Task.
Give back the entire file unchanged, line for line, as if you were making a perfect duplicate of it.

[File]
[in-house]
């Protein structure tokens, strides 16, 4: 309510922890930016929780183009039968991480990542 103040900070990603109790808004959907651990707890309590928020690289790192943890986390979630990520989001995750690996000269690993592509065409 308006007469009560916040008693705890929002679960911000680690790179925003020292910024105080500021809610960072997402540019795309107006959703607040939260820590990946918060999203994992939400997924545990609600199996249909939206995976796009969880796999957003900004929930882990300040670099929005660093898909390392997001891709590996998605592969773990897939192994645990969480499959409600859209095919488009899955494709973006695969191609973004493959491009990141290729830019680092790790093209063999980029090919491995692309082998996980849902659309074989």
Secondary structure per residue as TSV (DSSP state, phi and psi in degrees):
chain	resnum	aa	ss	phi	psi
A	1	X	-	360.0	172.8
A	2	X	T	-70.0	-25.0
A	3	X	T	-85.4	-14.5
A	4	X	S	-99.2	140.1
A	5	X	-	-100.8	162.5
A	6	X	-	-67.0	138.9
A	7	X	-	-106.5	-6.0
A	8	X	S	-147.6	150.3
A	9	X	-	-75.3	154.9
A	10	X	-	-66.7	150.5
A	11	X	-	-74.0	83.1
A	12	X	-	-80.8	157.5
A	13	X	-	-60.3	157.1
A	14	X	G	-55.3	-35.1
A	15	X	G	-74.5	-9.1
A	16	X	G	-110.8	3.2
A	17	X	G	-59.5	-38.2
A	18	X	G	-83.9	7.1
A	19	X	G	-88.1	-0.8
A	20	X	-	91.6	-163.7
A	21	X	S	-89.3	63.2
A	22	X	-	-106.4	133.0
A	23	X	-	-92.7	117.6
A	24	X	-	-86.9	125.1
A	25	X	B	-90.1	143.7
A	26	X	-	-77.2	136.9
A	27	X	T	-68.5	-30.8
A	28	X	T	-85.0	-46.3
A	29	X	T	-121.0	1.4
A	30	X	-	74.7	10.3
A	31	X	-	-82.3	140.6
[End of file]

[in-house]
């Protein structure tokens, strides 16, 4: 309510922890930016929780183009039968991480990542 103040900070990603109790808004959907651990707890309590928020690289790192943890986390979630990520989001995750690996000269690993592509065409 308006007469009560916040008693705890929002679960911000680690790179925003020292910024105080500021809610960072997402540019795309107006959703607040939260820590990946918060999203994992939400997924545990609600199996249909939206995976796009969880796999957003900004929930882990300040670099929005660093898909390392997001891709590996998605592969773990897939192994645990969480499959409600859209095919488009899955494709973006695969191609973004493959491009990141290729830019680092790790093209063999980029090919491995692309082998996980849902659309074989």
Secondary structure per residue as TSV (DSSP state, phi and psi in degrees):
chain	resnum	aa	ss	phi	psi
A	1	X	-	360.0	172.8
A	2	X	T	-70.0	-25.0
A	3	X	T	-85.4	-14.5
A	4	X	S	-99.2	140.1
A	5	X	-	-100.8	162.5
A	6	X	-	-67.0	138.9
A	7	X	-	-106.5	-6.0
A	8	X	S	-147.6	150.3
A	9	X	-	-75.3	154.9
A	10	X	-	-66.7	150.5
A	11	X	-	-74.0	83.1
A	12	X	-	-80.8	157.5
A	13	X	-	-60.3	157.1
A	14	X	G	-55.3	-35.1
A	15	X	G	-74.5	-9.1
A	16	X	G	-110.8	3.2
A	17	X	G	-59.5	-38.2
A	18	X	G	-83.9	7.1
A	19	X	G	-88.1	-0.8
A	20	X	-	91.6	-163.7
A	21	X	S	-89.3	63.2
A	22	X	-	-106.4	133.0
A	23	X	-	-92.7	117.6
A	24	X	-	-86.9	125.1
A	25	X	B	-90.1	143.7
A	26	X	-	-77.2	136.9
A	27	X	T	-68.5	-30.8
A	28	X	T	-85.0	-46.3
A	29	X	T	-121.0	1.4
A	30	X	-	74.7	10.3
A	31	X	-	-82.3	140.6